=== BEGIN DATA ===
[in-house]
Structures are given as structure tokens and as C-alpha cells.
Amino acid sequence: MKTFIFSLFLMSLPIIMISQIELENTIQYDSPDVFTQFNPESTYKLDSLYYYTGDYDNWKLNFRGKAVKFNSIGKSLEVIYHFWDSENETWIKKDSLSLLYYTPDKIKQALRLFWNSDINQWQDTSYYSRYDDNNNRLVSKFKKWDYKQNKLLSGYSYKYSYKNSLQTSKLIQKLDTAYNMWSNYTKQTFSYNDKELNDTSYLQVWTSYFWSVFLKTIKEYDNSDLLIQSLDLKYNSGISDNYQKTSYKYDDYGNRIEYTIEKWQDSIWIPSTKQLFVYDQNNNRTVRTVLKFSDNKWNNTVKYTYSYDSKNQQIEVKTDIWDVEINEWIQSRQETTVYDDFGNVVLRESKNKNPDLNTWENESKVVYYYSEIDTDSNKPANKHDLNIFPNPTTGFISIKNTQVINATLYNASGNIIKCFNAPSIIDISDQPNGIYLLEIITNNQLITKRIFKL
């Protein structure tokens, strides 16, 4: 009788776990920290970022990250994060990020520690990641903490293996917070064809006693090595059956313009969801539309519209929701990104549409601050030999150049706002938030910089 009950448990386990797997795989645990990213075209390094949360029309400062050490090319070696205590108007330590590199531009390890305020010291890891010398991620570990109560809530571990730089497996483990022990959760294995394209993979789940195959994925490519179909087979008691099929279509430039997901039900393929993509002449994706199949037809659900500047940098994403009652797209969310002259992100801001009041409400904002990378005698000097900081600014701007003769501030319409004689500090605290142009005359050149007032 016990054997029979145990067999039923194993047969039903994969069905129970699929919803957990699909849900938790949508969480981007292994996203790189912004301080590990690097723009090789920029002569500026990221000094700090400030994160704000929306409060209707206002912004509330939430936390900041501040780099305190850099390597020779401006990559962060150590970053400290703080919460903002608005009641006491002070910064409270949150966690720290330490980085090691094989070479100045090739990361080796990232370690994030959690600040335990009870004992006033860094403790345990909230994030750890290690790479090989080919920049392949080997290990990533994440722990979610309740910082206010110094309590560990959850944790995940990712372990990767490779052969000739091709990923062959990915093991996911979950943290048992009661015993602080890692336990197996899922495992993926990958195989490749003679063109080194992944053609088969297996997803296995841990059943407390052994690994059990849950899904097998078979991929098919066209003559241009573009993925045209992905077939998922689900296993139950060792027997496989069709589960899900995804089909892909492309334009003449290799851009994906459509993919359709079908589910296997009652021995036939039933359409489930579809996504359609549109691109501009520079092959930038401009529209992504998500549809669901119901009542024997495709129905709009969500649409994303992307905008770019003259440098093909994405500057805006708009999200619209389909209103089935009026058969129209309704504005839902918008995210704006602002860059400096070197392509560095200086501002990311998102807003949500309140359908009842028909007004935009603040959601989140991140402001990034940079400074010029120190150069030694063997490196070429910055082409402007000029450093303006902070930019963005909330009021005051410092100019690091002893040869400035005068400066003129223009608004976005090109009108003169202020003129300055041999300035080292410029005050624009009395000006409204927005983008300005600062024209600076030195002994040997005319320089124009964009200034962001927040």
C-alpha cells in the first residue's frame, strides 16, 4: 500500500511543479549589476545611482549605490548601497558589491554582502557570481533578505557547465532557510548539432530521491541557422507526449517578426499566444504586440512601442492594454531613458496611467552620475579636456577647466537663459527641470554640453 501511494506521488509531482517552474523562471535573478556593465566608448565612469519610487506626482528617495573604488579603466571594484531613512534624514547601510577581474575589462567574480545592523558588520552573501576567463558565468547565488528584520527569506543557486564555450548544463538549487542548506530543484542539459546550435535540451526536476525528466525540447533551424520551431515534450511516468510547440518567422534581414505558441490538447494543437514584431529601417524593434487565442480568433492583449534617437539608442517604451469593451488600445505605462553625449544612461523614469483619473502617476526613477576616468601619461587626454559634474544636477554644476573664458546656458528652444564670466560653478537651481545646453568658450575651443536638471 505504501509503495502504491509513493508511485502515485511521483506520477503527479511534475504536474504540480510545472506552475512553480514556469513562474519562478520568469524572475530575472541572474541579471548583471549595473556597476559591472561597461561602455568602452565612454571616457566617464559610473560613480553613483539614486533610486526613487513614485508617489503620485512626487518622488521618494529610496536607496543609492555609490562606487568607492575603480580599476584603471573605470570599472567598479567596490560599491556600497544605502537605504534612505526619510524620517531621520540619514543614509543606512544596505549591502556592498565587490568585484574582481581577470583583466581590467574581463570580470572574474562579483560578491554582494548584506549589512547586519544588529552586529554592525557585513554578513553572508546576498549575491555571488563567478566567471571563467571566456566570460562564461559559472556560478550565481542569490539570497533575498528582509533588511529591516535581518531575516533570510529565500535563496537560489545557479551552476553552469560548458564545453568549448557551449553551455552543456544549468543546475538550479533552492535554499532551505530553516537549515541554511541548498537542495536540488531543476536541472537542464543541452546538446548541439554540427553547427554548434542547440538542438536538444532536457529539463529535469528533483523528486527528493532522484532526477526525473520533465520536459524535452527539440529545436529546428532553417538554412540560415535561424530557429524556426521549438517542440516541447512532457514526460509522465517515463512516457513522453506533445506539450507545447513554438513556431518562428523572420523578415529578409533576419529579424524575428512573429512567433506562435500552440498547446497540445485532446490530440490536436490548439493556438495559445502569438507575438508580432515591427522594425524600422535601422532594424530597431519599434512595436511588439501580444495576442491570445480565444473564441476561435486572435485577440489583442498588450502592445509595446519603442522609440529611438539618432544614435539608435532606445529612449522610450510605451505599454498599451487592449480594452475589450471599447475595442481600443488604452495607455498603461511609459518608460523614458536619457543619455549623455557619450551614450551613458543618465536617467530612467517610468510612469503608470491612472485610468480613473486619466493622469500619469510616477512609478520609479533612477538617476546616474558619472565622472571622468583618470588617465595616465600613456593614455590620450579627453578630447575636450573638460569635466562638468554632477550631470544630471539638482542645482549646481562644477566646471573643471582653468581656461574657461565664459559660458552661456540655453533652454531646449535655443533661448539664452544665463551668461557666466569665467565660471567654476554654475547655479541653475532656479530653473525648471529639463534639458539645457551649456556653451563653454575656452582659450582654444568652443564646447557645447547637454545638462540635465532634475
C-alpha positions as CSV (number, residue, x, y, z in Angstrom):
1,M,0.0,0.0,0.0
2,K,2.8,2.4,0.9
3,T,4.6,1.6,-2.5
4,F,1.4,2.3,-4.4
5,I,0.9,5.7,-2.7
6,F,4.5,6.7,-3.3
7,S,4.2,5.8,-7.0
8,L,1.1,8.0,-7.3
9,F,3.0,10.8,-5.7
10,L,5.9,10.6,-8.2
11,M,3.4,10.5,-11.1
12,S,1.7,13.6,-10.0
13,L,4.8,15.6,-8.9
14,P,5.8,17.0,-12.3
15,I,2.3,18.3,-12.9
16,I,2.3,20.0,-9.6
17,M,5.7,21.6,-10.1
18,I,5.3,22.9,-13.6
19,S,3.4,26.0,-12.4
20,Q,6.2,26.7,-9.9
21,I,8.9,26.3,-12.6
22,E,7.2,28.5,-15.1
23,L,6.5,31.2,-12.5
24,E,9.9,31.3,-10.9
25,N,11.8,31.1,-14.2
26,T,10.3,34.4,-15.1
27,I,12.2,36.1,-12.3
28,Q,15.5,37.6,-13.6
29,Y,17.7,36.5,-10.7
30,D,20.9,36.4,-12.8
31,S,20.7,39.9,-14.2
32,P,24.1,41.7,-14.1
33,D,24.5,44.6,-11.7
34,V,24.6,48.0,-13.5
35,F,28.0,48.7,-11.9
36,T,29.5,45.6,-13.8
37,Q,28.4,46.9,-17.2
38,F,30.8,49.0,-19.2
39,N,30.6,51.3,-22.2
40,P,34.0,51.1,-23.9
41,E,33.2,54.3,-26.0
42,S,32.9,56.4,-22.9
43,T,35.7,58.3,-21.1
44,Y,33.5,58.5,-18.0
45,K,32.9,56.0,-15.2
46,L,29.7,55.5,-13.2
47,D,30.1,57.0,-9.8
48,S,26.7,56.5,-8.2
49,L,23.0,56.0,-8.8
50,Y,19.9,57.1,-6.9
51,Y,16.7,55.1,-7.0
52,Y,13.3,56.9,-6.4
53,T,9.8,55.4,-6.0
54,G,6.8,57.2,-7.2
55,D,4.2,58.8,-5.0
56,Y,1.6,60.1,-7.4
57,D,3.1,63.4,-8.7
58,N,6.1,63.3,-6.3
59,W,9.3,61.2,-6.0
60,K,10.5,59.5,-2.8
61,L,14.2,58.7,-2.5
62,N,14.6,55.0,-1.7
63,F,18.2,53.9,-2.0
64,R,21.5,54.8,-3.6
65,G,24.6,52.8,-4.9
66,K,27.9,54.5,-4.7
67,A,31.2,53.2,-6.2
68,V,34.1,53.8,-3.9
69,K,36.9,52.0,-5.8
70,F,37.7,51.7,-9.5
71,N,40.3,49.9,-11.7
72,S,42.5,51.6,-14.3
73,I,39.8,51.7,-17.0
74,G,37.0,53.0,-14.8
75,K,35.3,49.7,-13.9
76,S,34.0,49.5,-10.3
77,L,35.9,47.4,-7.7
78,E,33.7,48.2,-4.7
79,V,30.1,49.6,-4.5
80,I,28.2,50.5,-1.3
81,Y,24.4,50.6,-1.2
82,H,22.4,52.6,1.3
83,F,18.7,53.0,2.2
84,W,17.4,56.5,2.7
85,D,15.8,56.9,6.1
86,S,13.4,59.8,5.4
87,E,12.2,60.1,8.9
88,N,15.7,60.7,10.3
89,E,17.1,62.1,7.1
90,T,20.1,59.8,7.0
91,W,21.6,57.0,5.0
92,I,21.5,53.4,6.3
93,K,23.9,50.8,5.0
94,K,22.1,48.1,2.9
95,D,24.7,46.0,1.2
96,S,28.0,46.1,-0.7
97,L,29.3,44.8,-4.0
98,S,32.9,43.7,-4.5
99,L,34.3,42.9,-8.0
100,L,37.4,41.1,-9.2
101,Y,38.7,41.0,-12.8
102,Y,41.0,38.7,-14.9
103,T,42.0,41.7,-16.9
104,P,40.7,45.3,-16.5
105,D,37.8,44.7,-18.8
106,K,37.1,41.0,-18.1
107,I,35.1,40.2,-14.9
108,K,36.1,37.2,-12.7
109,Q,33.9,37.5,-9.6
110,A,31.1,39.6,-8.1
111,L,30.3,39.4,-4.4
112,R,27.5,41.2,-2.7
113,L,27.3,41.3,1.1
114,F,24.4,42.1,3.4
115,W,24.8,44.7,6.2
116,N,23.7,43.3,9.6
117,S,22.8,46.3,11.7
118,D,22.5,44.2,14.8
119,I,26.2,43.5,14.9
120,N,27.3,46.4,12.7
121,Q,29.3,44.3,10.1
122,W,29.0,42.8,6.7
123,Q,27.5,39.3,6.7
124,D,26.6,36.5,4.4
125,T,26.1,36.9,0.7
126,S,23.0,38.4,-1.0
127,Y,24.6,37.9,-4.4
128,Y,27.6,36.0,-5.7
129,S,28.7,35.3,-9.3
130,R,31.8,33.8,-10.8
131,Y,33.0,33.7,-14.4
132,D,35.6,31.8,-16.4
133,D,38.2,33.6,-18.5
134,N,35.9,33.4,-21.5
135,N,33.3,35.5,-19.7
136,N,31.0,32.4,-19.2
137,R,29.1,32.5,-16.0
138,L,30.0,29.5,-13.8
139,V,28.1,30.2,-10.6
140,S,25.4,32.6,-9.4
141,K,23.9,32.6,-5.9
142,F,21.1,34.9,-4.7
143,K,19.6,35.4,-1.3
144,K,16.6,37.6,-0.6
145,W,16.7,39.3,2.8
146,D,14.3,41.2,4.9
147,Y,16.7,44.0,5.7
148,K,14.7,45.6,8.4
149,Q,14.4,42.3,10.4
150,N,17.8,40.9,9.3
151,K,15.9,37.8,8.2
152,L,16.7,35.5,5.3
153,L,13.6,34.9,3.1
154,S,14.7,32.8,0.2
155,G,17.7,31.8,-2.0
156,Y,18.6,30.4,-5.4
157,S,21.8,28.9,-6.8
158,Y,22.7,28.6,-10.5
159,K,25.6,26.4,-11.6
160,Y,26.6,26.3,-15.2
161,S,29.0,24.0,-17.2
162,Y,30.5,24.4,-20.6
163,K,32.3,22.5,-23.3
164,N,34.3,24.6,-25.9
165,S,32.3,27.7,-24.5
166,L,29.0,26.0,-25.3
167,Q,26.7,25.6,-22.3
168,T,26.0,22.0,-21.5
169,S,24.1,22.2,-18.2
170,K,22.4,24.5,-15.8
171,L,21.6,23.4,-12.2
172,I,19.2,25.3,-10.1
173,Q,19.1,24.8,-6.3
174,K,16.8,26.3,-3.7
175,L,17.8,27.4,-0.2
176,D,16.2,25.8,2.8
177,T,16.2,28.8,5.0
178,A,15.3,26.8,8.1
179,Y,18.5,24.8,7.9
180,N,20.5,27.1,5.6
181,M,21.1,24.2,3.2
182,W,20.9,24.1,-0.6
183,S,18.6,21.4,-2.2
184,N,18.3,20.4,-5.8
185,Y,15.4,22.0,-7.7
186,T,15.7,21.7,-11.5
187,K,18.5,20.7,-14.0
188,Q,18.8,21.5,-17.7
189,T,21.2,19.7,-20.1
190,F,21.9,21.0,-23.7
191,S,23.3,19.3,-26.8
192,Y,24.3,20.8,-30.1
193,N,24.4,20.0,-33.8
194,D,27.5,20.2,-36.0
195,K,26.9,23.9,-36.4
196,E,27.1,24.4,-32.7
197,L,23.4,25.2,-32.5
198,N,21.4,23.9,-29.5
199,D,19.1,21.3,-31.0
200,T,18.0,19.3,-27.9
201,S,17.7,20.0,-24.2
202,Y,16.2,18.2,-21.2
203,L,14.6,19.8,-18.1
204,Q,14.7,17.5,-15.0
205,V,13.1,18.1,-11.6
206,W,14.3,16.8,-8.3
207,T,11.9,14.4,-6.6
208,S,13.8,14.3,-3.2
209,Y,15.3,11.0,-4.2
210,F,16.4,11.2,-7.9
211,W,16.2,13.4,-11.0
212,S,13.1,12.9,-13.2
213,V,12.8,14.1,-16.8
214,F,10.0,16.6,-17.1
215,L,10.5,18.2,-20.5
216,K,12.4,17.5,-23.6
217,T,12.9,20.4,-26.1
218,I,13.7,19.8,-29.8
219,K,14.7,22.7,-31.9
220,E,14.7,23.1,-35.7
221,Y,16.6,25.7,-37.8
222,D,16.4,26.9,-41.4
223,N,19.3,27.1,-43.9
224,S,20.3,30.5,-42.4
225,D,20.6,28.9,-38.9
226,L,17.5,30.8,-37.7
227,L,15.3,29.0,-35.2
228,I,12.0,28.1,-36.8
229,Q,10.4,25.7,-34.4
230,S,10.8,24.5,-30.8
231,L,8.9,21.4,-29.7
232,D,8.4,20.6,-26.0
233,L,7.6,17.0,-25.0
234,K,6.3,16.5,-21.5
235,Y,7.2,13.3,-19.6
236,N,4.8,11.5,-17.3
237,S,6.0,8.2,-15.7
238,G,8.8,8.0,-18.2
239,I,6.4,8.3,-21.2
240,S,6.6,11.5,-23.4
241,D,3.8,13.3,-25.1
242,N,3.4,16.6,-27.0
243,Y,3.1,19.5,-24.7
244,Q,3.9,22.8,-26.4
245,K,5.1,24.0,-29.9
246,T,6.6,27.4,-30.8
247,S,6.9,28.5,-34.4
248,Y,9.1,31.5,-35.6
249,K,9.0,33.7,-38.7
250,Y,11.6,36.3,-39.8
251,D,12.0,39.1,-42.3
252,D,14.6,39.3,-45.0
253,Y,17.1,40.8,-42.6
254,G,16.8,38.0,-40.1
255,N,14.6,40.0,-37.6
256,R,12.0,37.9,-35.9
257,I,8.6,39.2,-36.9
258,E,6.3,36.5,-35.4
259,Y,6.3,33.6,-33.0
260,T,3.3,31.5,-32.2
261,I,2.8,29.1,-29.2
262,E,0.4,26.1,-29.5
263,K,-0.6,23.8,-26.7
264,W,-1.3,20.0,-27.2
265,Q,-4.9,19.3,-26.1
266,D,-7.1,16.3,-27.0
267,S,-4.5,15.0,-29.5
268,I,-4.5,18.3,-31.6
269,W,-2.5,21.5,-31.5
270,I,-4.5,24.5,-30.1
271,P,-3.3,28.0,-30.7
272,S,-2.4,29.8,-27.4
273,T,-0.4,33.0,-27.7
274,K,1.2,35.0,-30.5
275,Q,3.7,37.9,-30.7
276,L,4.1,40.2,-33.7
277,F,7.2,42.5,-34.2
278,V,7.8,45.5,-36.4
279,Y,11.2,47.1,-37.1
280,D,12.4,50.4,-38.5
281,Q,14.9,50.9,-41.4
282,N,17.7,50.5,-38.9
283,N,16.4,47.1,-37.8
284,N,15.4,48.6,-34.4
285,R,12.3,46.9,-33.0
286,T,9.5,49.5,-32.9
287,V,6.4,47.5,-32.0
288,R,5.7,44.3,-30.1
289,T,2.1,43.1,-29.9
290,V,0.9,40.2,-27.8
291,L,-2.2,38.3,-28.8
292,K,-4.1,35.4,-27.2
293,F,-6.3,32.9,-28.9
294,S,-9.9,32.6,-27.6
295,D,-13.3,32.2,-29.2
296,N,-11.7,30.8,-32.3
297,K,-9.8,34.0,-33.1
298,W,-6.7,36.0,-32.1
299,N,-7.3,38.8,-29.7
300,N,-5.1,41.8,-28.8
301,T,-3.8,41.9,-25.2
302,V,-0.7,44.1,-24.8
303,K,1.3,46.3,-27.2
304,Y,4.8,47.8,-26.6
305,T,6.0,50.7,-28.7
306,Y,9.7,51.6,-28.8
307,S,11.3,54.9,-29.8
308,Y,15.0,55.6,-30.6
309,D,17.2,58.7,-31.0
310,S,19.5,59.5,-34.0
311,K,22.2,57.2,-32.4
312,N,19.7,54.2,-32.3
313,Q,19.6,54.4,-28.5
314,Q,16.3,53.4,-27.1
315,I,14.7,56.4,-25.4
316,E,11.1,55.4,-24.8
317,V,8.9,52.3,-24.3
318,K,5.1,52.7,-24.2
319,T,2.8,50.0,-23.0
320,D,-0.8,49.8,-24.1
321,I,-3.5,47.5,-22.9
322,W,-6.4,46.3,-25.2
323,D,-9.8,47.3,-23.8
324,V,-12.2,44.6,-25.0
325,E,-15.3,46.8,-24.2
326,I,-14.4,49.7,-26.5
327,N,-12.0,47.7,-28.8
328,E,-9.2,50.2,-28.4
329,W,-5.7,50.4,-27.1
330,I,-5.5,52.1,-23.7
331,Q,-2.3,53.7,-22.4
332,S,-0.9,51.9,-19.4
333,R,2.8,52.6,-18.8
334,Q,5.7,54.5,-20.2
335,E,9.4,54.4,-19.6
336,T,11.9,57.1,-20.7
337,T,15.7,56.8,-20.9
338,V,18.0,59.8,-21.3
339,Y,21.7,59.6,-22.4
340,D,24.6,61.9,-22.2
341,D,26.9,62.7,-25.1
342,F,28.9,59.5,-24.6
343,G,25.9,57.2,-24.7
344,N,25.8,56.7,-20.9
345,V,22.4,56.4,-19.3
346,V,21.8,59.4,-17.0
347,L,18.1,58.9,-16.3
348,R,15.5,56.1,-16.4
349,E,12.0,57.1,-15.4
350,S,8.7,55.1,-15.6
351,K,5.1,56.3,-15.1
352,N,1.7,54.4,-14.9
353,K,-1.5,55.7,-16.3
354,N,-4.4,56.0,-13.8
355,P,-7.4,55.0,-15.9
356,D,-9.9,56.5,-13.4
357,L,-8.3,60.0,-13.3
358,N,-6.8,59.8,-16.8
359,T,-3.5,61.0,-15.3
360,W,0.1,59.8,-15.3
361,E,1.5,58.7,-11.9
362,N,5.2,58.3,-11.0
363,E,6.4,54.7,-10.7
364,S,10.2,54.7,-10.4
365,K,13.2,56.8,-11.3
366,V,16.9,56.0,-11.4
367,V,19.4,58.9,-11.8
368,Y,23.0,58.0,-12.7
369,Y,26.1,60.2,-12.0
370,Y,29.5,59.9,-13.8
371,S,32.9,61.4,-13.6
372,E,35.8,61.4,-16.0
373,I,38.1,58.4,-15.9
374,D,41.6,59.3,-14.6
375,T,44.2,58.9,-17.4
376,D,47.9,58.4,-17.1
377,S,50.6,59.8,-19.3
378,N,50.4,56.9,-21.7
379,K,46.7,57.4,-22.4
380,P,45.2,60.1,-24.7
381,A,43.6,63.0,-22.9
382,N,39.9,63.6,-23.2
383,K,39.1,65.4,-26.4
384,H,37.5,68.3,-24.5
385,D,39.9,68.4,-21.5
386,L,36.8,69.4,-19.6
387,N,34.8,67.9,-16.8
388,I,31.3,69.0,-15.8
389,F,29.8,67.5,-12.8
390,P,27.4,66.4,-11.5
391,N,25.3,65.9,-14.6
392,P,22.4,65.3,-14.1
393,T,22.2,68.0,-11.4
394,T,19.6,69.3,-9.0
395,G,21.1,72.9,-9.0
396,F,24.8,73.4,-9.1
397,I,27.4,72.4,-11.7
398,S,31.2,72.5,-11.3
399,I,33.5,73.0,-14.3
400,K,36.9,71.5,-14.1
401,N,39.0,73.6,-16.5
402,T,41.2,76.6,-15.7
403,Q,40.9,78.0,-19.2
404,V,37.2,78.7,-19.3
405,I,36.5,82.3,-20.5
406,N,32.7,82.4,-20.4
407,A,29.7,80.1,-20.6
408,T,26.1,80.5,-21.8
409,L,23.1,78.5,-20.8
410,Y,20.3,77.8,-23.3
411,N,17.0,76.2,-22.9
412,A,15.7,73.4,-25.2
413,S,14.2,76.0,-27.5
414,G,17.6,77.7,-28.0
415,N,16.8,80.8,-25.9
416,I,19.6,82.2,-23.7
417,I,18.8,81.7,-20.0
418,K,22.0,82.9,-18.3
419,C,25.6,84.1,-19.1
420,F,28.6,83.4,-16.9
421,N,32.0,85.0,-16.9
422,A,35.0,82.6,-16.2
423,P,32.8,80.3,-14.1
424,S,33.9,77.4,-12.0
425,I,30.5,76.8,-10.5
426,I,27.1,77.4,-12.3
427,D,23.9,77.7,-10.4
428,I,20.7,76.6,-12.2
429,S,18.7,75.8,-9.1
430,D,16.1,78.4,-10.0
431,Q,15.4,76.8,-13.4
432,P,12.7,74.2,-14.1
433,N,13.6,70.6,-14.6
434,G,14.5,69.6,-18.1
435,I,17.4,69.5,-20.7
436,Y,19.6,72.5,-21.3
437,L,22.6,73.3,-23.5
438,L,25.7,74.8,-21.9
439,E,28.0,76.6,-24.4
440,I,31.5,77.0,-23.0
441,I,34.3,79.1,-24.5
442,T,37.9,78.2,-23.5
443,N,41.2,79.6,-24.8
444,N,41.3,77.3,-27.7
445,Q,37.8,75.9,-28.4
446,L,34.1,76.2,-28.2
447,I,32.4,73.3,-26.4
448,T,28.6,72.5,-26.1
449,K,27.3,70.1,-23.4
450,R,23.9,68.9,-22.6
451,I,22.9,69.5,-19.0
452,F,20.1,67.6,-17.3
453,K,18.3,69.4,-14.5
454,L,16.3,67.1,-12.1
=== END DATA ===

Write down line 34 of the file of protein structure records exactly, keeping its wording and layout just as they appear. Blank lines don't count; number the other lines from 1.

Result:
28,Q,15.5,37.6,-13.6